Online Program

Retention in care among young black and Latino men who have sex with men in the district of Columbia, 2005-2009

Tuesday, November 5, 2013 : 12:30 p.m. - 12:45 p.m.

Mercedes Morales-Aleman, Ph.D., Division of HIV/AIDS Prevention, Centers for Disease Control and Prevention, Atlanta, GA
Jenevieve Opoku, MPH, Washington DC Department of Health, HIV/AIDS, Hepatitis, STDs, and TB Administration, Washington DC
Yzette Lanier, PhD, Division of HIV/AIDS Prevention, Centers for Disease Control and Prevention, Atlanta, GA
Tiffany West, MPH, MSPH, District of Columbia Department of Health, HIV/AIDS Administration, Washington, DC
Gregory Pappas, MD PhD, DC Dept of Health, Washington, DC
Madeline Sutton, MD, MPH, Division of HIV/AIDS Prevention, Centers for Disease Control and Prevention, Atlanta, GA
Background: From 2005-2009, 80.9% of young (13-29 years) men who have sex with men (YMSM) living with HIV infection in the District of Columbia (DC) were Black or Latino. Retention in care improves health outcomes, but has not been well described for YMSM in DC; we characterized correlates of retention in care (2 visits within 12 months of diagnosis) to strengthen local HIV care efforts and reduce HIV-related disparities.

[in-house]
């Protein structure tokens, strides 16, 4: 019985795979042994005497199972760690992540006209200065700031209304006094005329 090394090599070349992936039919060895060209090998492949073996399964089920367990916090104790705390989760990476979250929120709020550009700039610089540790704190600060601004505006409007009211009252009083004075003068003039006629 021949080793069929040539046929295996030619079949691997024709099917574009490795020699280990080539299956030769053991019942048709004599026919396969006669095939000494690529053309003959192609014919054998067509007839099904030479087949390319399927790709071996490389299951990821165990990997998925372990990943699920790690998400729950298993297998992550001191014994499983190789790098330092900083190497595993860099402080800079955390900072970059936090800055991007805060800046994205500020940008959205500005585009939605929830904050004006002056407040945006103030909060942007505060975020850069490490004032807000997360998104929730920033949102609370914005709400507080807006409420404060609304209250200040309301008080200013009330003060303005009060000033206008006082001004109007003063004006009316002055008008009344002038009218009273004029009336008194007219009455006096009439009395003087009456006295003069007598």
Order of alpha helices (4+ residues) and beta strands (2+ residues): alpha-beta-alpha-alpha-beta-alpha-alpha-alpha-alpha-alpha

Methods: Data were analyzed from DC's HIV surveillance system for HIV-infected YMSM ages 13-29. We combined demographic and clinical variables with social data from the U.S. American Community Survey by census tracts. Frequencies and prevalence ratios were calculated (PR, 95% CI).

Results: From 2005-2009, 575 YMSM were living with HIV infection in DC. Among 465 YMSM of color with HIV infection, 412 (89%) were Black and 53 (11%) were Latino; 406 (87%) had census tract data available and were included in analyses. Of the 367 YMSM linked to care, 220 (59.9%) were retained. Compared with those not retained, retained YMSM of color were more likely to have been diagnosed between ages 13-18 years (1.61, 1.10-2.35) and to have achieved viral suppression (1.57, 1.04-2.37), and less likely to have progressed to AIDS (0.75, 0.36-0.83).

Conclusions: Retention in HIV care is suboptimal for YMSM of color in DC. However, retention is significantly associated with clinical benefit and may reduce risk of ongoing HIV transmission. To improve outcomes and reduce disparities, increased retention efforts are warranted for HIV-positive YMSM of color in DC.

Learning Areas:

Provision of health care to the public
Public health or related research

Learning Objectives:
Describe the difference in demographic characteristics and health outcomes for HIV positive Black and Latino young men who have sex with men in the District of Columbia who are retained in care versus those who are not retained.

Keyword(s): HIV/AIDS, Treatment

Presenting author's disclosure statement:

Qualified on the content I am responsible for because: I have conducted multiple studies focusing on health disparities and HIV. My research focuses on the study of social determinants of health that underlie HIV-related health disparities in communities of color.
Any relevant financial relationships? No

I agree to comply with the American Public Health Association Conflict of Interest and Commercial Support Guidelines, and to disclose to the participants any off-label or experimental uses of a commercial product or service discussed in my presentation.

Back to: 4226.0: HIV and Latino communities